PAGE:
Letter in SUPPORT of SB 214 “Barbers and Cosmetologists; the number of apprenticeship hours required; change”
My name is Marc Hyden. I am a
Georgia resident and the Director of State Government Affairs for the
R Street Institute, a nonprofit,
nonpartisan public policy research organization. Our mission is to engage in
policy research and outreach to promote free markets and limited, effective
government in many areas. Today, I write to urge you to sign SB 214 into law.
The State of Georgia has the 14th
most burdensome occupational licensing laws in the country. These laws force
prospective workers to clear costly and time-consuming hurdles in order to make
a living. Often, these barriers are wholly unnecessary and do little to benefit
Indeed, the current law needlessly requires a would-be barber or cosmetologist
to be deemed a person of “good moral character” before being permitted to work.[ii]
This goes far beyond what is needed, and thankfully, SB 214 works toward easing
“Good moral character” clauses
give licensing boards broad power to reject licensing applications based on
ambiguous guidelines. This can prevent the formerly incarcerated from entering
the workforce, which keeps them out of work and in poverty, thus encouraging
them to return to crime to make a living.
The problems associated with
occupational licensing go far beyond just barbers and cosmetologists. In fact,
the state of Georgia has weaponized occupational licensing regimes. To date,
Georgia is one of a shrinking minority of states that are empowered to suspend
the occupational licenses of those who fall behind on their student loans. States
are increasingly abandoning this model, and for good reason.[iii]
When such suspensions are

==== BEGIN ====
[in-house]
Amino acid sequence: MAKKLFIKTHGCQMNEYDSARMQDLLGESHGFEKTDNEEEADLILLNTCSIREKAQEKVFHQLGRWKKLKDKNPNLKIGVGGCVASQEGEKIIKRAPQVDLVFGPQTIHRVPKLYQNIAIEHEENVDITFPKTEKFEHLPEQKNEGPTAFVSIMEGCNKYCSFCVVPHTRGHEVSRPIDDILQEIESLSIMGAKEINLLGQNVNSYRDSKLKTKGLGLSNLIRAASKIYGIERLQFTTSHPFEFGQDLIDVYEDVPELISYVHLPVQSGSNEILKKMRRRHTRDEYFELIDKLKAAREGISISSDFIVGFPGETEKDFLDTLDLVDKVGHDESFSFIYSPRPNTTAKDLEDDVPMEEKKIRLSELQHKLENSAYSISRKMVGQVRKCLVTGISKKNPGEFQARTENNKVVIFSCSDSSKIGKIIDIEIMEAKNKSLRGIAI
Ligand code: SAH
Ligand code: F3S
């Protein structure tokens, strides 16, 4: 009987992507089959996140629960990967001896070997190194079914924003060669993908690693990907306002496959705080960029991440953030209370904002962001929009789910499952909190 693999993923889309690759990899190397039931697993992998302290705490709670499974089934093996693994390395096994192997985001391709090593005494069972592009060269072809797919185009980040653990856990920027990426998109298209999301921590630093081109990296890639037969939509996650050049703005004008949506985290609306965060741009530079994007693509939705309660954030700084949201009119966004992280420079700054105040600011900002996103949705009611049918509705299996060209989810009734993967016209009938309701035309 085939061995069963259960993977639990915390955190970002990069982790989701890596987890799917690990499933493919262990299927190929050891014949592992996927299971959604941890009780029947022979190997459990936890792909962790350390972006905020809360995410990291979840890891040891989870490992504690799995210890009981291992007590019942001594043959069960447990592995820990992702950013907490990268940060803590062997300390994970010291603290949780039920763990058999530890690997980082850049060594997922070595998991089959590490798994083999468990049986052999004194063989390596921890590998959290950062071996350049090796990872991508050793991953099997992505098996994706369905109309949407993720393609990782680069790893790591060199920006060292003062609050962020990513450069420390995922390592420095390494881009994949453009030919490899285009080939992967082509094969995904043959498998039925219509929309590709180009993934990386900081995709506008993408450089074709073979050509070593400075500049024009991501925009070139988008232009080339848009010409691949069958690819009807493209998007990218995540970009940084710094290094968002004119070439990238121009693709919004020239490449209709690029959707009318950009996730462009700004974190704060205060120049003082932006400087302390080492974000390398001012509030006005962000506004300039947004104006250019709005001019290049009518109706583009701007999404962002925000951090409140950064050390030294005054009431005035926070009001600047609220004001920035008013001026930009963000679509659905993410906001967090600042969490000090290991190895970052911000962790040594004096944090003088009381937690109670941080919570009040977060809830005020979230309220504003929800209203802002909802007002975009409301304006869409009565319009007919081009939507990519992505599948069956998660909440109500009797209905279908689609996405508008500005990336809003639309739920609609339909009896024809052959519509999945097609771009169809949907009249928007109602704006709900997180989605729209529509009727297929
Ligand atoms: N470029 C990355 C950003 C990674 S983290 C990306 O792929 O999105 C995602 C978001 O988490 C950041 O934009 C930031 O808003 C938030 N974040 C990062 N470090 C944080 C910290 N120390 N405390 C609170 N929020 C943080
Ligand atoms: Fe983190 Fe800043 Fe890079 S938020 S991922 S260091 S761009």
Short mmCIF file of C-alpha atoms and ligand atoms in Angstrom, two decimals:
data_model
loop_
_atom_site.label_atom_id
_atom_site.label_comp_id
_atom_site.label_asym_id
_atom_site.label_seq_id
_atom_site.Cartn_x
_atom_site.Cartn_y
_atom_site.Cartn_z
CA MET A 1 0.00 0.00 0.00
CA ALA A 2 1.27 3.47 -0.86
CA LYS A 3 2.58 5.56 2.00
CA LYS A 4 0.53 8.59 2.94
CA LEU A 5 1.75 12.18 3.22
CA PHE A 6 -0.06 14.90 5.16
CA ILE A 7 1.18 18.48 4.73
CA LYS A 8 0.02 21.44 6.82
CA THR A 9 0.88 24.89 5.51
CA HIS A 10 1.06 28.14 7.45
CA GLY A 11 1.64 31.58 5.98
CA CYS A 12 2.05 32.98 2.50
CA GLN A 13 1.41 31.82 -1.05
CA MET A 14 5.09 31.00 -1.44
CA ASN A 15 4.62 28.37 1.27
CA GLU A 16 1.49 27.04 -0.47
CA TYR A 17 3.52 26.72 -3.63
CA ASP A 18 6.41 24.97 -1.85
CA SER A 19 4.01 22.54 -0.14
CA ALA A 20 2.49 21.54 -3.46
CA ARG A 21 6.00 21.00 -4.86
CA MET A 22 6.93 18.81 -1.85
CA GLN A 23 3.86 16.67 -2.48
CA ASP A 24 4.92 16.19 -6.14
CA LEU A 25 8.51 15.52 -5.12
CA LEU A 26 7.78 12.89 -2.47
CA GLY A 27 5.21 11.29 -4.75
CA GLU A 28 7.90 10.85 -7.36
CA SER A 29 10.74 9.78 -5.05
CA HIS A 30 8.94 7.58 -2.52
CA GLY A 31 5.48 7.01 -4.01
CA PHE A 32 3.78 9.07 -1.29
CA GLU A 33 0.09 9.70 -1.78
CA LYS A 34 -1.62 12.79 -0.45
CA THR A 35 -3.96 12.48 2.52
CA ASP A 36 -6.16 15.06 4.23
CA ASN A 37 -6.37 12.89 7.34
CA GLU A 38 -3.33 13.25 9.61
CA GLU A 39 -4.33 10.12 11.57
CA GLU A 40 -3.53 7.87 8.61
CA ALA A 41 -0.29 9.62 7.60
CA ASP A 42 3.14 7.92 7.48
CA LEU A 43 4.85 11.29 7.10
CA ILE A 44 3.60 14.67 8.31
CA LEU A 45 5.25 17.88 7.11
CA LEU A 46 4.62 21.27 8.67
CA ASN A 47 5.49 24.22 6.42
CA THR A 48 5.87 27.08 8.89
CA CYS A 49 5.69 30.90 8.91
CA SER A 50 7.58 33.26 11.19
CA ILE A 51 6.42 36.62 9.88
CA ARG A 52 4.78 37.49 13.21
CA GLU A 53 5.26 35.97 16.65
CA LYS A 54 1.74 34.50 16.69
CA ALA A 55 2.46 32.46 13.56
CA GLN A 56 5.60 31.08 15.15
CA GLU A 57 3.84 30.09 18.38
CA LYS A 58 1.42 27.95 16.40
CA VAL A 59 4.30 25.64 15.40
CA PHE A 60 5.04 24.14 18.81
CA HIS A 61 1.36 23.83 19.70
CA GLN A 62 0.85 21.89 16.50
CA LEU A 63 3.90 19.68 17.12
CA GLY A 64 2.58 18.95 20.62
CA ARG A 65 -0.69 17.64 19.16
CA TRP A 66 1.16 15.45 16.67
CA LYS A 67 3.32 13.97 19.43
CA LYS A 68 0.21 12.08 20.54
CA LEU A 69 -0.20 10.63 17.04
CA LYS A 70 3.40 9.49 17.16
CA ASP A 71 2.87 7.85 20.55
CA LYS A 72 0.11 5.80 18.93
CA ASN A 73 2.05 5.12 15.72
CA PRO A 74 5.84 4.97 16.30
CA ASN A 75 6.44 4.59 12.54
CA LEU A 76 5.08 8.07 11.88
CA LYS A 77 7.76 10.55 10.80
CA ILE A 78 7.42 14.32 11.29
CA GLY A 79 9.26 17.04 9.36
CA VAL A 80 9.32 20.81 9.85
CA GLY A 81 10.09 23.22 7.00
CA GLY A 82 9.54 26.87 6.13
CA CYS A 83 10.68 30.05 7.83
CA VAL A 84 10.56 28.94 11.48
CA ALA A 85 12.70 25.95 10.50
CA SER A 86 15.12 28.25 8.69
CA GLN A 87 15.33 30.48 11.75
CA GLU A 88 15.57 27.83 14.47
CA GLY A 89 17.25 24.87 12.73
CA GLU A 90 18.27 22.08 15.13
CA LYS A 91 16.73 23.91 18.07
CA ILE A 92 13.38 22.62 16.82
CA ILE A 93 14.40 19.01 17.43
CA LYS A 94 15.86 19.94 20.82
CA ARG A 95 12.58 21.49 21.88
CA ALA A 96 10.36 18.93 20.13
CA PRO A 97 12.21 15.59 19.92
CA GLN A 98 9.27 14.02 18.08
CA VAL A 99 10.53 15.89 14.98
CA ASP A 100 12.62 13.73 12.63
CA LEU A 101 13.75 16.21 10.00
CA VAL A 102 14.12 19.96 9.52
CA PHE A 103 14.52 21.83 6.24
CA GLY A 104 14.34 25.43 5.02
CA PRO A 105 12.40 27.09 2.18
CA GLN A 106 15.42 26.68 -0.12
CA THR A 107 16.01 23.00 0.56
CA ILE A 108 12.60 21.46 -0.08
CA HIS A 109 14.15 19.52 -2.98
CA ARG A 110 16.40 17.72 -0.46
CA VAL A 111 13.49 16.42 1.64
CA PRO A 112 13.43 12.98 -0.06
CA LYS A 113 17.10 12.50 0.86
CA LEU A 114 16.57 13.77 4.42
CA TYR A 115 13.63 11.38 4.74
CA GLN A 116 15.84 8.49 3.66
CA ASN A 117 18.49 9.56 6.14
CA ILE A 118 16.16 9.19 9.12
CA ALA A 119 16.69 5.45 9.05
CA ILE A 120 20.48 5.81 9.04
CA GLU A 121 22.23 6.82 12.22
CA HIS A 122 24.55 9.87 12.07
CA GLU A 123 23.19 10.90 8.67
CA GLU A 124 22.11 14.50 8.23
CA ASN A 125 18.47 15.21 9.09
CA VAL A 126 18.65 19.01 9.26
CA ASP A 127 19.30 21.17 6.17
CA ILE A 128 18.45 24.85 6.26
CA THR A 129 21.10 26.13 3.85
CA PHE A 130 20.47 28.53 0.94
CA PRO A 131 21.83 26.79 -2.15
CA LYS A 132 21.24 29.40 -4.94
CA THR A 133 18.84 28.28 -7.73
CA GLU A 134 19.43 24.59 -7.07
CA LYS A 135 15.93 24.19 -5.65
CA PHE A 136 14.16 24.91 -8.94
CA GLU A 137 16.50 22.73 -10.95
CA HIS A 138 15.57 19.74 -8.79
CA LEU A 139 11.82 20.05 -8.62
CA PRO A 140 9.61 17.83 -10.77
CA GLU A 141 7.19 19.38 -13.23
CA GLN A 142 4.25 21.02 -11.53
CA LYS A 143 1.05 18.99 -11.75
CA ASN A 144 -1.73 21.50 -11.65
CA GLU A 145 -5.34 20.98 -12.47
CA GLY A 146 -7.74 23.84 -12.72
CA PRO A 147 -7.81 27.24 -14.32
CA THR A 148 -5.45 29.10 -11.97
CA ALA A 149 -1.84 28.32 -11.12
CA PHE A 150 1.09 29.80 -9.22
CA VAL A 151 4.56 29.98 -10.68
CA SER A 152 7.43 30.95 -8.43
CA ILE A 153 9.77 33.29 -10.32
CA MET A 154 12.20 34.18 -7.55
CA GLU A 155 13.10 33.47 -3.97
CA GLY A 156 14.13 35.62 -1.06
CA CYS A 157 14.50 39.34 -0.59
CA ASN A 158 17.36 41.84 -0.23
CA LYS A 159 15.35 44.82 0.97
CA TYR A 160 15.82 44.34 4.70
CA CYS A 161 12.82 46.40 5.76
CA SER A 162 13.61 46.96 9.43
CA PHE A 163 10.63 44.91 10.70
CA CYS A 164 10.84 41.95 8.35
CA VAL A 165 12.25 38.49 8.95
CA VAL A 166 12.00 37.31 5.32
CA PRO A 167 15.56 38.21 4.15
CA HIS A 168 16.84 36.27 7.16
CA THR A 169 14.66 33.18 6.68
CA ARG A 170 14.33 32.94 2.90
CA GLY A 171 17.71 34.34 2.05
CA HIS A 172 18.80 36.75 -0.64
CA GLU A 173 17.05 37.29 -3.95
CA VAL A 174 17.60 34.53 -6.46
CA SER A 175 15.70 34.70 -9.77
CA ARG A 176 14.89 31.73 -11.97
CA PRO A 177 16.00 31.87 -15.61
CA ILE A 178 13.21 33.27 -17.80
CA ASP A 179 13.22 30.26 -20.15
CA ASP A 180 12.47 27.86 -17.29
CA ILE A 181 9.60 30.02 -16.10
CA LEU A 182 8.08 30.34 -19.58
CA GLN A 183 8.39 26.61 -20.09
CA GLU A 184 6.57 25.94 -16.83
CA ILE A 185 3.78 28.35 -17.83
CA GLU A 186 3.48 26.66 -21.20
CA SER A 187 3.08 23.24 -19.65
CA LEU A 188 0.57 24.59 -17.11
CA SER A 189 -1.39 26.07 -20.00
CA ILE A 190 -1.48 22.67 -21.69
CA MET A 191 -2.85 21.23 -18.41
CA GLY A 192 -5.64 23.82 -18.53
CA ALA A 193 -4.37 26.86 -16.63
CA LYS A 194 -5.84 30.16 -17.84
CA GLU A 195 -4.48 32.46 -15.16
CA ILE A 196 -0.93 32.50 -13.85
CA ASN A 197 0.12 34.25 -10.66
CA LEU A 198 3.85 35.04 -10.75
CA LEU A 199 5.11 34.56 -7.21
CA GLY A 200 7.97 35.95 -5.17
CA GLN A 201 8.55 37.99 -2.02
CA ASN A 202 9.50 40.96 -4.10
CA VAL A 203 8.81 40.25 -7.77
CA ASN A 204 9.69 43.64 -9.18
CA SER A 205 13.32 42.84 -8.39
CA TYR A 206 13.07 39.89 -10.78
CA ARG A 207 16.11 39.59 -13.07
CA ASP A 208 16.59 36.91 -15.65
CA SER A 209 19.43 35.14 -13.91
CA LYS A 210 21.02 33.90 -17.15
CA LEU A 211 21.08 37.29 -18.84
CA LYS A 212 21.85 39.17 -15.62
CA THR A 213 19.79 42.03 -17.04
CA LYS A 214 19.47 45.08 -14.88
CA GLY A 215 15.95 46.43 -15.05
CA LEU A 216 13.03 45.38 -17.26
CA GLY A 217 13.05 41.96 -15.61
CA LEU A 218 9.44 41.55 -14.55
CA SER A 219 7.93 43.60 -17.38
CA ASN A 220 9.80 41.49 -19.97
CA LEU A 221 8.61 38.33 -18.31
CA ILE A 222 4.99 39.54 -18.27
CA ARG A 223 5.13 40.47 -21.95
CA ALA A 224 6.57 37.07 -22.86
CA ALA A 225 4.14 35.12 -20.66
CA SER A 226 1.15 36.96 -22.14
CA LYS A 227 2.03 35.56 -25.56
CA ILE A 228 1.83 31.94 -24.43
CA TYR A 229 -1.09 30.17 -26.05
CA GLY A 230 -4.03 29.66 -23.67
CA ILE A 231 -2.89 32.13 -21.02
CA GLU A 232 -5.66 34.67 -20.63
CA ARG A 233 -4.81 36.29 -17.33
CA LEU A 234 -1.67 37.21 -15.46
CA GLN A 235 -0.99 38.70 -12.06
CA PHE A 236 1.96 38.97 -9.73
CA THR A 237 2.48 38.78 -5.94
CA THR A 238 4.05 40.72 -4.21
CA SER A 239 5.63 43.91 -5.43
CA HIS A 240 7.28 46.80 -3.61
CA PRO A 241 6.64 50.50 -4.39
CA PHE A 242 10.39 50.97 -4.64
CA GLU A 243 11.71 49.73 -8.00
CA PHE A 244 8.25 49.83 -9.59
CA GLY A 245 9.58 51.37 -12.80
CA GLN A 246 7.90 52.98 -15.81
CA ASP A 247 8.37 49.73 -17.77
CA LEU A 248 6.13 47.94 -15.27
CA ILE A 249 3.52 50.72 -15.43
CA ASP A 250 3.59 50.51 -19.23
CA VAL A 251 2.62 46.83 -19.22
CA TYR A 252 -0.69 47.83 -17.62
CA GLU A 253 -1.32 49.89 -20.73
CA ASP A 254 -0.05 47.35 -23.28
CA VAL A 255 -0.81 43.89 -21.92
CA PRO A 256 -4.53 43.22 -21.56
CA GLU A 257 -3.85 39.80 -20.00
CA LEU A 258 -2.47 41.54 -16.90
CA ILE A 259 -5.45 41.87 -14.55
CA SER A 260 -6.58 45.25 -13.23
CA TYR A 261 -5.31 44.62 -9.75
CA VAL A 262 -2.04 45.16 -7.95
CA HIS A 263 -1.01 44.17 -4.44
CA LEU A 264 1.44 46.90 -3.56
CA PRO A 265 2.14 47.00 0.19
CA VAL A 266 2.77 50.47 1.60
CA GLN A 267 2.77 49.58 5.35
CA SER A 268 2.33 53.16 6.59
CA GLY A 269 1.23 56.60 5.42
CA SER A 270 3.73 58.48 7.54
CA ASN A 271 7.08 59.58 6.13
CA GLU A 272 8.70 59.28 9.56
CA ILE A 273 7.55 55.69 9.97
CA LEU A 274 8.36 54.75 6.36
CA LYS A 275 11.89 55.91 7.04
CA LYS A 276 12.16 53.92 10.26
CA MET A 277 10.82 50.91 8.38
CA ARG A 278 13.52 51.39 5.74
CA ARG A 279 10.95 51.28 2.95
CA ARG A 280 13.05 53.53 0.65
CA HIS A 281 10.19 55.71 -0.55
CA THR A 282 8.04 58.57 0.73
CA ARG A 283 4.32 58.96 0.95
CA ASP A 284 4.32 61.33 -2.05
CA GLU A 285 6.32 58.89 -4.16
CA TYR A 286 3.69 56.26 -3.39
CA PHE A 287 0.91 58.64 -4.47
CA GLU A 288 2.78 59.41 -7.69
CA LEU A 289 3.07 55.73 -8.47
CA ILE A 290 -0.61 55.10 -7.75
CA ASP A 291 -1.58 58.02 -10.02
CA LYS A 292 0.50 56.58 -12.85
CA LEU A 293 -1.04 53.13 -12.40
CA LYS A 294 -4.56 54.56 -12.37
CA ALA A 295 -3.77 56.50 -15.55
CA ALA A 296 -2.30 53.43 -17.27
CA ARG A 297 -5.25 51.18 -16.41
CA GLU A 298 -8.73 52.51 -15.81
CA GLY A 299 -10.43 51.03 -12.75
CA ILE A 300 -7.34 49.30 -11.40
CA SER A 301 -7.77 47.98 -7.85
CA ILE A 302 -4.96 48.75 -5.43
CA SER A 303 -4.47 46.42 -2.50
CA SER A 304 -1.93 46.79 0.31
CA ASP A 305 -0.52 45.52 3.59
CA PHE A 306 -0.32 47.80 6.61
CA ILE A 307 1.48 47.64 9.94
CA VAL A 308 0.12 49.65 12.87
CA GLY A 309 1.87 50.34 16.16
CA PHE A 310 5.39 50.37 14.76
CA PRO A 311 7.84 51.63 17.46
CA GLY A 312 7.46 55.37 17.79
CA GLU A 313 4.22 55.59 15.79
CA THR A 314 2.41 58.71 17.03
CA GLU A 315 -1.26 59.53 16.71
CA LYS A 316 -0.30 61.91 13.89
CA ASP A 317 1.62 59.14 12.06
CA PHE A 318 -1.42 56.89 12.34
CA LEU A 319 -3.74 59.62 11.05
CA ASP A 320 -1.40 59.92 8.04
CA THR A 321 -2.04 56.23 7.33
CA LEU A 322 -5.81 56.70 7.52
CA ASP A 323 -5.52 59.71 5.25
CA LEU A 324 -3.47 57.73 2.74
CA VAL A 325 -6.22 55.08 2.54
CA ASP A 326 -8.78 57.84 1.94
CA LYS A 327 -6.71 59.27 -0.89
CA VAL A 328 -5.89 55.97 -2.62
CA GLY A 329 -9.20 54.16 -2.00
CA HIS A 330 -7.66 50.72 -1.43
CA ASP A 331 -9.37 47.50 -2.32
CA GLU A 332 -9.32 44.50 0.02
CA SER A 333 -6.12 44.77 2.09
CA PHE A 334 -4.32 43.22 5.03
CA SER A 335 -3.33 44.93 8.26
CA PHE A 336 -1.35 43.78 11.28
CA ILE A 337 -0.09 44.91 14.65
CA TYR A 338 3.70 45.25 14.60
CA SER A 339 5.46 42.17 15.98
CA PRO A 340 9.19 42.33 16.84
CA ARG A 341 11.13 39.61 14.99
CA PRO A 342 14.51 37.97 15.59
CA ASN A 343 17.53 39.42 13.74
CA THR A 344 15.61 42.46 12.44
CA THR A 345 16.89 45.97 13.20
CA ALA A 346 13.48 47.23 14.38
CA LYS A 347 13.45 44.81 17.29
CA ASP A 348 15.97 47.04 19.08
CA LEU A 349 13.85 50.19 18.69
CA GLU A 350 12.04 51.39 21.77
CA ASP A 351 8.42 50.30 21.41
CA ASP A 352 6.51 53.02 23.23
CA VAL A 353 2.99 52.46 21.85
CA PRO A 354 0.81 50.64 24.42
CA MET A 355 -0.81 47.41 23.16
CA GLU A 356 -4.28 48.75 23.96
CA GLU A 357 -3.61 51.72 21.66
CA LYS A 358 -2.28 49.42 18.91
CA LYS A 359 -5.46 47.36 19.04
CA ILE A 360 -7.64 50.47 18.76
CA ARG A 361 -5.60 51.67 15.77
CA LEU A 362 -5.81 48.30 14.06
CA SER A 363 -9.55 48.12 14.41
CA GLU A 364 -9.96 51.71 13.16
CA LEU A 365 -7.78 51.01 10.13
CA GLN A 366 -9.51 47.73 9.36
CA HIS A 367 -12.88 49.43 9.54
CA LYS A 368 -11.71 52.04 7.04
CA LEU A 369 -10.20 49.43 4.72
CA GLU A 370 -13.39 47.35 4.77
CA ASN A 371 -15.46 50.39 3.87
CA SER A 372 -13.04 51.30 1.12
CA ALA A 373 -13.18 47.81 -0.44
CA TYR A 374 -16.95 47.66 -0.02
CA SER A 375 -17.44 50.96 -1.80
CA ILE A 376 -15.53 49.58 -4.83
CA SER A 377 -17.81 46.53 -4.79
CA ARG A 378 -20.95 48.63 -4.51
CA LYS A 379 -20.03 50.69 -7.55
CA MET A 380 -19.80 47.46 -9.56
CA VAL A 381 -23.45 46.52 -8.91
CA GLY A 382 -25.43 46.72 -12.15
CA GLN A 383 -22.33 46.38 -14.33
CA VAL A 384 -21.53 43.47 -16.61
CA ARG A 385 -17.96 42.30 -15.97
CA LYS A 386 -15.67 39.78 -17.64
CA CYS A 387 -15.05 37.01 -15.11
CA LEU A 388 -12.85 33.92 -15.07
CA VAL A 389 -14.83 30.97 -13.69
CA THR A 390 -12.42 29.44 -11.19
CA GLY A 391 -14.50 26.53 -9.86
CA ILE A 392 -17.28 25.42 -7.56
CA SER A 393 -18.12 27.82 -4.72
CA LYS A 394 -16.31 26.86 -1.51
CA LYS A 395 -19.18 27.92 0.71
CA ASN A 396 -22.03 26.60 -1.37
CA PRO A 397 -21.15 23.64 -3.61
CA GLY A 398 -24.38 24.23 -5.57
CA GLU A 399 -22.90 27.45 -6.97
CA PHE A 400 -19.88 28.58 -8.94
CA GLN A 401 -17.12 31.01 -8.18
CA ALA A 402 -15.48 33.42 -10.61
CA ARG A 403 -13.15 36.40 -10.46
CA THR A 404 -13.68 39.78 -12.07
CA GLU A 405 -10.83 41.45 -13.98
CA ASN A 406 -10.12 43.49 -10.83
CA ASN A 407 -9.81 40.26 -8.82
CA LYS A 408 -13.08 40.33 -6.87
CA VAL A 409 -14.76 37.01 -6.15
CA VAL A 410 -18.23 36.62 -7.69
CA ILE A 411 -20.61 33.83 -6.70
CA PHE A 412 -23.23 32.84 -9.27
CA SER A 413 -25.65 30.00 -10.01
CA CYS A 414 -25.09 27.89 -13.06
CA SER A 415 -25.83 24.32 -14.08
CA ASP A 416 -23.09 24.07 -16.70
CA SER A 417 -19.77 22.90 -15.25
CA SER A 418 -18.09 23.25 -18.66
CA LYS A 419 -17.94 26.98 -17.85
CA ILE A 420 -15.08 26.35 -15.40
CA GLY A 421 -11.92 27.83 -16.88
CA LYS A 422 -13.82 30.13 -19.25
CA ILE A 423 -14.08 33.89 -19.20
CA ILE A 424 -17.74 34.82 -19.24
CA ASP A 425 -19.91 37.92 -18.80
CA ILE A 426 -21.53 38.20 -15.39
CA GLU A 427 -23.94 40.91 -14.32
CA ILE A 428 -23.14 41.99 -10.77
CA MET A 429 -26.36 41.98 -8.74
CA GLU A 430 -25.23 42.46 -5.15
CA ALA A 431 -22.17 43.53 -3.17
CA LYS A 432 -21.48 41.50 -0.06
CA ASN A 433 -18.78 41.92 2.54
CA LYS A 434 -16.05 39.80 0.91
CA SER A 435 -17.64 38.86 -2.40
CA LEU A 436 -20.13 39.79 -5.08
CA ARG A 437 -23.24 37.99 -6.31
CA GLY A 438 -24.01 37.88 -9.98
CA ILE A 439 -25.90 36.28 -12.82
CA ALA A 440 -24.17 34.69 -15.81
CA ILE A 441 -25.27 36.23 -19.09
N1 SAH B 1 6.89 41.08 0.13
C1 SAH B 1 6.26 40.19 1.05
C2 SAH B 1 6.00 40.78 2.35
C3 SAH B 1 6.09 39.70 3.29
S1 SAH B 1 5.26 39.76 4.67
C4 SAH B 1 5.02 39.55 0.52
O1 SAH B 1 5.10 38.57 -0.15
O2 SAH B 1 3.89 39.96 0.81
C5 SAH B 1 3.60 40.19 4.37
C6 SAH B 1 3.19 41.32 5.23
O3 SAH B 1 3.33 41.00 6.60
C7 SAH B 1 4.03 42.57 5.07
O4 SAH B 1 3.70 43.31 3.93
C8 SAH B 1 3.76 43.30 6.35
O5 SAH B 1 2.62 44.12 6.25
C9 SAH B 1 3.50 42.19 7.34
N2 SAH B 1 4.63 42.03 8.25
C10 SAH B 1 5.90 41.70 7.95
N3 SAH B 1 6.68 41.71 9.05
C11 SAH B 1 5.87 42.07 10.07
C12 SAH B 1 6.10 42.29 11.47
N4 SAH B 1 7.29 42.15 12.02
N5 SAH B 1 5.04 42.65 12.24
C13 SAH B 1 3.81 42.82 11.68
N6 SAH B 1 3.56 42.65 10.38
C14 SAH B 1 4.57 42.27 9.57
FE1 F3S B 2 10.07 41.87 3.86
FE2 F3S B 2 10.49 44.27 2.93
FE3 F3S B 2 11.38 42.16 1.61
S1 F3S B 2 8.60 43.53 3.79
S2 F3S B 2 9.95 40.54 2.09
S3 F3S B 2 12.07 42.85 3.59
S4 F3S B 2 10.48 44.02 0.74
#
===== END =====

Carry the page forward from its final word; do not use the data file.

imposed, licensees are prohibited from working in their profession, which merely
makes it harder to repay their debts. After all, it is difficult for individuals
to re-enter satisfactory repayment status when they do not have a job. This
policy essentially creates joblessness and subsequently pushes the newly
unemployed into poverty. These people then become more likely to apply for
taxpayer-funded assistance. This only increases the burden on working
Georgians. Government-created poverty harms more than just the borrowers. It
impacts the families who rely on their income. Indeed, lost wages can mean the
difference between providing and failing to provide shelter and nourishment for
While originally designed to hold
borrowers accountable and prevent defaults, this policy has failed. As of 2015,
the average federal student loan default rate was lower in states without
revocation authority than it was in Georgia. Thus, the threat of suspension
does not appear to be effective at discouraging defaults. While it is certainly
important to encourage debt repayment, this must be done responsibly.
Fortunately, we already have time-tested tools to do so at our disposal. Currently,
delinquent borrowers’ wages can be garnished, tax returns or social security
payments seized and liens assessed against their property.[iv]
Thankfully, late in the session,
the SB 214 conference committee included language from Sen. Beach’s SB 92 and
Rep. Turner’s SB 42 in SB 214 to address these issues, and it passed both
chambers overwhelmingly. The R Street Institute has worked closely with Sen.
Beach and Rep. Turner on these measures since summer 2018. What’s more, a large
coalition of organizations have signed onto our enclosed coalition letter
stating that the current policy is imprudent.[v]
The bottom line is that Georgia
should not be in the business of creating unemployment and poverty or
needlessly increasing the burden on taxpayers. Instead, we should do the
opposite, which is why we respectfully implore you to sign SB 214 into law.
Thank you for your time,
Director, State Government
R Street Institute
[i] Carpenter, Dick M., et al., “License to Work” 2nd Edition,
Institute for Justice, November 2017.
[ii] Chapter 10 of Title 43 of the Official Code of Georgia Annotated.
[iii] Weissmann, Shoshana, and Dieterle, Jarrett, “How states use
occupational licensing to punish student loan defaults,” R Street Institute,
June 27, 2018.
[iv] Hyden, Marc and Dieterle, Jarrett, “R Sheet on Georgia Suspension of
Occupational Licenses for Student Loan Defaults,” R Street Institute, November
[v] Galloway, Jim, “The Jolt: In the final hours, lawmakers allow metro
Atlanta transit talk to proceed,” Atlanta Journal Constitution, April 3, 2019.